This may seem like an uninspiring setting for children. But bend down and examine all that is here. Some children may describe the many colors they see. Others can predict what might be living under the dead leaves. You may even want to do a mini-science lesson about decomposing as children can then develop a sense of wonder about the cycle of life found in natural settings. 

What a treasure trove this plant brings to children. Ask "I wonder" questions such as, "Hmmm....I am wondering what made those holes in this plant?" Let children hypothesize. It's also a good opportunity for children to understand that you do not always know all of the answers. This can lead to a discussion about how to solve the mystery. Let children offer ideas about the scientific process as they can consider how to determine the architect of the holes. Your children will enter school thinking like scientists! 

This is one of my favorite wildflowers. You can ask children to describe this plant (green leaves). Discuss their guesses and then show the group how to gently lift the leaves to reveal small, gentle wildflowers thriving under the leaf. These are mayflowers or arbutus. I love the idea that often we need to consider what may be just below the surface! An important lesson for children, even if they are too young to appreciate the symbolism. They will remember the experience in later years and may use the lesson of arbutus - I did! 

Standards Alignment: NAEYC - 2.G.03. Head Start - XI.B.1.

Tuesday, April 24, 2018

Let's Run and Jump!

Now that the warm weather is here (finally!) we wanted to highlight important research for you and your children. While these are concepts most of us who are with children everyday know, it is always helpful to be reminded that our understandings are reinforced by research. This research can then be helpful in supporting our beliefs and actions. It's as simple as: Children benefit from exercise! 

Let's examine why this is important. Researchers tell us that frequent exercise is necessary for developing bones. Additionally, aerobic exercise helps the heart muscle. We can't forget that exercise also encourages good mental health. These are all reasons we should integrate large muscle play into our daily activities. 

The research shows that at least one hour of moderate or vigorous activities should be a part of a child's day. This includes climbing on play structures, reaching hand-over-hand on outdoor equipment, or crawling through tunnels. While these ideas assume you have access to a safe and well-constructed playground, there are other activities that can be done without expensive structures.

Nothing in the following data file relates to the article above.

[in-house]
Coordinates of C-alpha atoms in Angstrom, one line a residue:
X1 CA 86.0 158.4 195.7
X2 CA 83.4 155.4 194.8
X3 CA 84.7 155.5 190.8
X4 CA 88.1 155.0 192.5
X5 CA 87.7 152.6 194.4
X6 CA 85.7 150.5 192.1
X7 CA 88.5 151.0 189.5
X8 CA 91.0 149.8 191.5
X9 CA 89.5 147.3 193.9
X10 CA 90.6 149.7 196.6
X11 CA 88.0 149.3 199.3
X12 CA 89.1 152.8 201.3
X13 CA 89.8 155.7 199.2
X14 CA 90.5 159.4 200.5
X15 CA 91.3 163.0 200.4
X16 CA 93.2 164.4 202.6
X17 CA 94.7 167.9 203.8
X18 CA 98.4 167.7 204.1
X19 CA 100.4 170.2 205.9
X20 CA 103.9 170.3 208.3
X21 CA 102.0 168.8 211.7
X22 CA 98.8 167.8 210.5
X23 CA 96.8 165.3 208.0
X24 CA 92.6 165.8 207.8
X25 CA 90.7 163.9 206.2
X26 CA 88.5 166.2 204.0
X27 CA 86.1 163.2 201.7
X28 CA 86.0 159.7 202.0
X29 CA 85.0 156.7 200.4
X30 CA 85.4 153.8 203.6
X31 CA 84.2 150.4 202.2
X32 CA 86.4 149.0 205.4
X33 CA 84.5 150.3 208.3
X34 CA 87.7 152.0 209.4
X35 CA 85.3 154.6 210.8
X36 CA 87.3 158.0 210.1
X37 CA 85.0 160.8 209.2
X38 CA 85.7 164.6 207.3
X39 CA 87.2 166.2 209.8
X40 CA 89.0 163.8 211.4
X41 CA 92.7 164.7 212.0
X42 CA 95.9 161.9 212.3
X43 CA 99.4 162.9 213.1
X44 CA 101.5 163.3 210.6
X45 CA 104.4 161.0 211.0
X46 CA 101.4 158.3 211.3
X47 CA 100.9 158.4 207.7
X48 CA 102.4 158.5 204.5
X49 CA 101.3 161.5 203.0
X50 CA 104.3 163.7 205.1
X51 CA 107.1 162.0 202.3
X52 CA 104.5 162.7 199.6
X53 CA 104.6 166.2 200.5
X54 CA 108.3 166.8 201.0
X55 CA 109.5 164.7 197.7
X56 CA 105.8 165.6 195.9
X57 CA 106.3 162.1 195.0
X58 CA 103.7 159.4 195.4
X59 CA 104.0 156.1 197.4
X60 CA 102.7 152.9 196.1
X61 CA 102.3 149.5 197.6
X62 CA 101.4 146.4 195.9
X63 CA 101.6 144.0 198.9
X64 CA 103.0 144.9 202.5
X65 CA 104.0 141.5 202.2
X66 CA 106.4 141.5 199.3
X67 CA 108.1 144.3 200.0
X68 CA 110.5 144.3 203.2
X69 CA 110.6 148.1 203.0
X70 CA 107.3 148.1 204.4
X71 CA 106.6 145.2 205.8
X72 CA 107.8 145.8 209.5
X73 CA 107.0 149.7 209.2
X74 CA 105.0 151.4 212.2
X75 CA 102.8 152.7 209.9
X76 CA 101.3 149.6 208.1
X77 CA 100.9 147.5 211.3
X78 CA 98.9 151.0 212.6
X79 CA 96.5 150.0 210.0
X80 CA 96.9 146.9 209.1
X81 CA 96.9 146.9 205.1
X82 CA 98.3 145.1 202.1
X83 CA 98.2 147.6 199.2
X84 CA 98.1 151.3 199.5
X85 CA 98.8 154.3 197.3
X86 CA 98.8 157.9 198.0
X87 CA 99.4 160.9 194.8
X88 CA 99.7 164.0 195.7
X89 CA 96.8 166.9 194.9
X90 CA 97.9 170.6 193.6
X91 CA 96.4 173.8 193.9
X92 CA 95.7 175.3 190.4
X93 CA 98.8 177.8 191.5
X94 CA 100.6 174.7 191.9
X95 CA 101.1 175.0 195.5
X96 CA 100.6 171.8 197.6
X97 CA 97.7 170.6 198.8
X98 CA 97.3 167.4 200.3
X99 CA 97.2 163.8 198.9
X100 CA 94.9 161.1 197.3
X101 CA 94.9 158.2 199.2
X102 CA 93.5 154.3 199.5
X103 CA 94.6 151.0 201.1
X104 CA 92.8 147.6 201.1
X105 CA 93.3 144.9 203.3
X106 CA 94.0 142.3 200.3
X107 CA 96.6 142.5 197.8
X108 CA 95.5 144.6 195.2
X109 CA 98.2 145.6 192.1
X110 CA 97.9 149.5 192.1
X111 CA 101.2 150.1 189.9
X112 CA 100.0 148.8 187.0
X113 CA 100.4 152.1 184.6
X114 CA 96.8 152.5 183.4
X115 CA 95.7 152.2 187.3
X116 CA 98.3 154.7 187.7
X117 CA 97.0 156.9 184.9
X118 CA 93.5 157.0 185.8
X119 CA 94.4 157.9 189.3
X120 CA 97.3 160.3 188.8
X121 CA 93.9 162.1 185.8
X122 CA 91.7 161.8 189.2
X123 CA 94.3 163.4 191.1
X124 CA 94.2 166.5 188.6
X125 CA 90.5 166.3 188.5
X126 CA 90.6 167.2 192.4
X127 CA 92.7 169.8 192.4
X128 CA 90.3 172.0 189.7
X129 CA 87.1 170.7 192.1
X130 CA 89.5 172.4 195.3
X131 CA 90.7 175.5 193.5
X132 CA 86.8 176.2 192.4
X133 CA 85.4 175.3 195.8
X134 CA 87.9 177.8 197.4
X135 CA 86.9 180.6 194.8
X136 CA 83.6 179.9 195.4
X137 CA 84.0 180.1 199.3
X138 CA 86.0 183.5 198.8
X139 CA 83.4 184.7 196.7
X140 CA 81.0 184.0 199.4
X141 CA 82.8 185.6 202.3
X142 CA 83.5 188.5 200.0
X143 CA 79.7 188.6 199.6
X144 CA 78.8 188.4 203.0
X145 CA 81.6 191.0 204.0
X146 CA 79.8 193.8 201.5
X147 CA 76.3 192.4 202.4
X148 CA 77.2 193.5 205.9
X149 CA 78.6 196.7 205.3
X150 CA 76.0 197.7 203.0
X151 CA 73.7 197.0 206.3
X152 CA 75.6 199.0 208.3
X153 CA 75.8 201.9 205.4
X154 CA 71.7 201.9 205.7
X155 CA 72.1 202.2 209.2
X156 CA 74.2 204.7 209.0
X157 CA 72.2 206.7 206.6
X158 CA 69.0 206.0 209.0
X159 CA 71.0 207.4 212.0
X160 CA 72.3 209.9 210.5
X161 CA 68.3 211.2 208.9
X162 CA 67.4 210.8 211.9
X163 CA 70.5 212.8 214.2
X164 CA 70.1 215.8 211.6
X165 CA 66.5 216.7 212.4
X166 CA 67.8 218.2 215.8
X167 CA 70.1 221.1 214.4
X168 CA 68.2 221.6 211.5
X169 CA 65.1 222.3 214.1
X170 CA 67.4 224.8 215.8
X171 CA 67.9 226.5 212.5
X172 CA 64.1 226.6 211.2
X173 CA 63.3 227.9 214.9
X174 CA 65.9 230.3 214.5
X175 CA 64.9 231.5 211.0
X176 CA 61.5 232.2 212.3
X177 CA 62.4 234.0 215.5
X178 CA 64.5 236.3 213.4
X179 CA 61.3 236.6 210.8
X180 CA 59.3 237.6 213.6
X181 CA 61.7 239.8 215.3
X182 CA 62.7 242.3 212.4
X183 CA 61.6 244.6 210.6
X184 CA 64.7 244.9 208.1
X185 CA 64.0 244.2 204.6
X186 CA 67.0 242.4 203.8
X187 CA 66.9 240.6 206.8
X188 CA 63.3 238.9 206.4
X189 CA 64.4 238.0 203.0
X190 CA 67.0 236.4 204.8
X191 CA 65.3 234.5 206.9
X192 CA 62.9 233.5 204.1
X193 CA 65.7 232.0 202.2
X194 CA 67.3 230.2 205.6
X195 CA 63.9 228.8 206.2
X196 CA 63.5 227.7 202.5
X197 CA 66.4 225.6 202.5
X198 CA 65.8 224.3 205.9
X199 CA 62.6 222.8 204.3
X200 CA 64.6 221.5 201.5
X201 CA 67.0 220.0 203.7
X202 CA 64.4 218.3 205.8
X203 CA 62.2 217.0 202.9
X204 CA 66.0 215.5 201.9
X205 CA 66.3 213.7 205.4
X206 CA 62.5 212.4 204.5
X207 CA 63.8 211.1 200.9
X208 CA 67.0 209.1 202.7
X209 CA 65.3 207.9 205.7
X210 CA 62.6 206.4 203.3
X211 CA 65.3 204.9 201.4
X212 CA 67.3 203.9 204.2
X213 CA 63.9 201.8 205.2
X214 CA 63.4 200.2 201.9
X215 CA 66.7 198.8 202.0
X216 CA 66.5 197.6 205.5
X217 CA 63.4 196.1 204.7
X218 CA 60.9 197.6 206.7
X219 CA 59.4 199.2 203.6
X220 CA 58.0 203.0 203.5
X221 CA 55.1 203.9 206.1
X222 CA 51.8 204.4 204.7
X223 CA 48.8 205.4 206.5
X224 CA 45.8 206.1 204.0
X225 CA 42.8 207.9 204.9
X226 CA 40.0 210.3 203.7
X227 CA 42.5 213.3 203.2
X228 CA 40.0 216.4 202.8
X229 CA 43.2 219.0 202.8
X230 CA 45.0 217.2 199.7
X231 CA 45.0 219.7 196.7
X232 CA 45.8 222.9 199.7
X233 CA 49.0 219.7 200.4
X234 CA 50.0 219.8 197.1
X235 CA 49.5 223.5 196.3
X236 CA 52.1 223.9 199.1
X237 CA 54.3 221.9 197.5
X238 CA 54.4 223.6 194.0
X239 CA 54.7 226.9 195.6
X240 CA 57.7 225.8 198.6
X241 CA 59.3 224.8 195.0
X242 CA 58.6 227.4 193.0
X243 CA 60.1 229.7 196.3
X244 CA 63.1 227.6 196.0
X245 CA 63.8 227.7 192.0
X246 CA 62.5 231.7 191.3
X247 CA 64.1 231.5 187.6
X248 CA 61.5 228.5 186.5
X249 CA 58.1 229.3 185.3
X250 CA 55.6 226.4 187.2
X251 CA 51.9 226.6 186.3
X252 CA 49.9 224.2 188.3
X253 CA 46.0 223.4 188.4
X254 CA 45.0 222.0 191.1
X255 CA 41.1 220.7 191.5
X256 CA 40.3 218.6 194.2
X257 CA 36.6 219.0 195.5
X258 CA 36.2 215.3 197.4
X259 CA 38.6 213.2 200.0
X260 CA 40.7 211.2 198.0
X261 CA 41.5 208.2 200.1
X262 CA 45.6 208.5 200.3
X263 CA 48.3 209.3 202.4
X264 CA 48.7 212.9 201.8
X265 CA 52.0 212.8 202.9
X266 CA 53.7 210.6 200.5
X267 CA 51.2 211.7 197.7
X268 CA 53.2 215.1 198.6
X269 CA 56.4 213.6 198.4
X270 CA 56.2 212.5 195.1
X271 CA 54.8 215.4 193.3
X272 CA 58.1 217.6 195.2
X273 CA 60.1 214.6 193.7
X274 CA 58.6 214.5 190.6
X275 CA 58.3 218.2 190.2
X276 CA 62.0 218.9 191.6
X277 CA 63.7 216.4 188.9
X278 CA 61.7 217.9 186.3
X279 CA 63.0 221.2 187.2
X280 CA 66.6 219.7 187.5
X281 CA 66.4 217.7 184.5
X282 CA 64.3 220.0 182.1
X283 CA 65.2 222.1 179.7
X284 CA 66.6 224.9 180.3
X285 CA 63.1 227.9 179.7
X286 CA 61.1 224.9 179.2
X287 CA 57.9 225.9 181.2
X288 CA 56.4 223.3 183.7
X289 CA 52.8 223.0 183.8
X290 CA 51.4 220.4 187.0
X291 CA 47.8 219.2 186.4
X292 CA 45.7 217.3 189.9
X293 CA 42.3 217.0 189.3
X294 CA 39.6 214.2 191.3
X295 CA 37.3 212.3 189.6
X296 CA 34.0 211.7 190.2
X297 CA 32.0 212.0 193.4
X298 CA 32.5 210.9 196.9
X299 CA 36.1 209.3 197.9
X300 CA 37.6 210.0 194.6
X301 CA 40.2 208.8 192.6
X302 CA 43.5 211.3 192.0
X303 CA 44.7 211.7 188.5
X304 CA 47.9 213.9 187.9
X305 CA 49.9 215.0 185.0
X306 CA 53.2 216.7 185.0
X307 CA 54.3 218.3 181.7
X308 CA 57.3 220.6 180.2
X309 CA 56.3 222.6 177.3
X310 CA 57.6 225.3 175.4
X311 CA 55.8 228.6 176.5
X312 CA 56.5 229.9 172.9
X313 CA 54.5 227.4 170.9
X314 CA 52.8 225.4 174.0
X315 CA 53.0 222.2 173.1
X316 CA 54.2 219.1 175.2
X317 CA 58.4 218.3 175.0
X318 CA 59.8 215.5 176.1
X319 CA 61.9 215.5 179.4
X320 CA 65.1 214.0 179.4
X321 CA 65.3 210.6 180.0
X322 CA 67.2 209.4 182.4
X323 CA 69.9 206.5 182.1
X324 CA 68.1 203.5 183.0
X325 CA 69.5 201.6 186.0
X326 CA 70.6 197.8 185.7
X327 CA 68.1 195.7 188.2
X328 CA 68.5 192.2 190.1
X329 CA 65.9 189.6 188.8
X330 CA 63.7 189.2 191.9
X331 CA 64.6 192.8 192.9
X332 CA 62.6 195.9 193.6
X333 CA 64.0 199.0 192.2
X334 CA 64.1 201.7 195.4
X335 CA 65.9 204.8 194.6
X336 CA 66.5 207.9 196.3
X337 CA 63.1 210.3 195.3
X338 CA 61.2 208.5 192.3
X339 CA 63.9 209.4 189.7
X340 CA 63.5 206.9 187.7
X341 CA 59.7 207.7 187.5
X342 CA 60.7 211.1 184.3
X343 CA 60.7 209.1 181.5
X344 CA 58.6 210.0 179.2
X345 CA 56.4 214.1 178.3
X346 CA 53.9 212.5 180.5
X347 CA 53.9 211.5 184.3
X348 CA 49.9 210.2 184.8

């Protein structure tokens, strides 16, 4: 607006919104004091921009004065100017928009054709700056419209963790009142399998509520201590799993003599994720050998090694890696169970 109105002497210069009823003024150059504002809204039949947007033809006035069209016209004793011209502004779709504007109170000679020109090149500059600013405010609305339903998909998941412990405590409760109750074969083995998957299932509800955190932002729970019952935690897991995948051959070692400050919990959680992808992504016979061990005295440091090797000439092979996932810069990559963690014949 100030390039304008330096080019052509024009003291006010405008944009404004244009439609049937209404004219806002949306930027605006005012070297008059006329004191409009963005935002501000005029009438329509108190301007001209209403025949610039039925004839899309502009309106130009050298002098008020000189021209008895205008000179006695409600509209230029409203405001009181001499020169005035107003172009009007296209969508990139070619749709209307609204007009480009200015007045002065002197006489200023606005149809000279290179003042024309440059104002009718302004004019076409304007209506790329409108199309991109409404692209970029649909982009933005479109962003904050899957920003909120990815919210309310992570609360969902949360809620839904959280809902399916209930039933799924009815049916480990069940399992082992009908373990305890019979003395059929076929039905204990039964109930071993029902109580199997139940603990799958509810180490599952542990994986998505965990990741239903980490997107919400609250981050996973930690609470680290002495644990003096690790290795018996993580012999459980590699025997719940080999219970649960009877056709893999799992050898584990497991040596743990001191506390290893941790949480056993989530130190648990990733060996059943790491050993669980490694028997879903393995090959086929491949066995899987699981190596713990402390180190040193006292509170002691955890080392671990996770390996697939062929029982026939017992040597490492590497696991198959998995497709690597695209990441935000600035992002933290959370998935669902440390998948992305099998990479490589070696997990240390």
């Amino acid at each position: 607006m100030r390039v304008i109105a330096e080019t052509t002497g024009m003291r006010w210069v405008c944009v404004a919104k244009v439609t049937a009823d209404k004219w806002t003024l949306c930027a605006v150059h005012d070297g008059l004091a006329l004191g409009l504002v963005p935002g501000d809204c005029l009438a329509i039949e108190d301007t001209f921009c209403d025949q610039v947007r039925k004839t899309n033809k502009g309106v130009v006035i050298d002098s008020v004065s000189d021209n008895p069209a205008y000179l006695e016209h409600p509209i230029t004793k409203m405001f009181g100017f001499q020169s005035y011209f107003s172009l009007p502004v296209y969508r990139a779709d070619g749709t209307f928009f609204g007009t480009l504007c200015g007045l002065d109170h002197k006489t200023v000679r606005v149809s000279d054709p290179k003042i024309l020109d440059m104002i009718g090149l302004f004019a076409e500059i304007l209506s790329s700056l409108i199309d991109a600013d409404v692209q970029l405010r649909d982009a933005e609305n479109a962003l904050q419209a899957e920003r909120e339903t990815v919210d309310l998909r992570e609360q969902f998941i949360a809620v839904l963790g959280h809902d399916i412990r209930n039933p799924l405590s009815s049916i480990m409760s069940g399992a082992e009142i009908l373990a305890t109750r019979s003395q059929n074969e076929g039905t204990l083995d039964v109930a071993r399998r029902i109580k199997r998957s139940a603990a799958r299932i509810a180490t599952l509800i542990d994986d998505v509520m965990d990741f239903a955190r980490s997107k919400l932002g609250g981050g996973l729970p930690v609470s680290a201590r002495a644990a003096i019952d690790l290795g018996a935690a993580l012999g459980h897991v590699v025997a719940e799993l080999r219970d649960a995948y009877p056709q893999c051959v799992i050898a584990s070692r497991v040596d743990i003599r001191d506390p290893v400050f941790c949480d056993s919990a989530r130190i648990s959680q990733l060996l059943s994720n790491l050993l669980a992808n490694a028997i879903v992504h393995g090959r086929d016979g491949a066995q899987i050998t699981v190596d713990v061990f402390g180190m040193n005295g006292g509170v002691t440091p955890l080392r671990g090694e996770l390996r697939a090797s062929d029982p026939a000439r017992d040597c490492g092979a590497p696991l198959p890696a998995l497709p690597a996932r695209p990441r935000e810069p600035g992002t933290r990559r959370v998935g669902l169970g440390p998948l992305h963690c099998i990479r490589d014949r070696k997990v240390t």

You can encourage a rowdy game of tag, set up a simple obstacle course, draw a line in the sand or mulch and have children jump back and forth over the line. These are all fun activities that are made even more entertaining when you participate. I remember playing tag with my students. It had the benefit of encouraging everyone to run and laugh plus it gave me needed exercise, too! We all felt better after playing together. 

Encourage families to participate in exercise, too. Dr. Stephanie Walsh, the medical director of Children's Healthcare of Atlanta, notes that not everyone lives in a safe neighborhood.  She suggests that families create obstacle courses in their homes. These allow children to climb, crawl, or even jump. She says that if families take walks together, this may not always "count" as vigorous enough exercise for developing bones and muscles. Why not have children run in place or skip and jump as adults walk? This can make the activity meet the needs of a young child. 

While we are on the subject, we would be remiss if we didn't discuss the unfortunate trend of eliminating or shortening recess time in public schools. Preschool teachers can help educate families about the importance of play time. Everyone can then advocate for outdoor experiences in the school day. When children do not get this "release time" it can lead to many problems. When children do not get a break, it can result in students who have trouble concentrating on "work." It is especially important that recess not be taken away for a child who has not completed his or her assignments. Often these children especially need the time to run, jump, and shout. 

So - let's celebrate recess and play! 

Standards Alignment:
NAEYC - 2.K.01.
Head Start - I. A. & B. 

Monday, April 16, 2018

Oral Language: Verb "Rules"

Do you have children who add an extra syllable to words with the ed ending? For example, a child may say, I walked to the lunchroom. Many children will say walk ted. These are children who have generalized the rule” that a second syllable is voiced when the base word ends in a d or t sound. For example, past tense verbs like startstarted or endended, are pronounced as two distinct syllables. But, children may apply this rule to all past tense verbs. How can we help children express themselves in accepted English? Follow the scaffolded steps below to guide your children and share these steps with families, too, so they can offer support at home.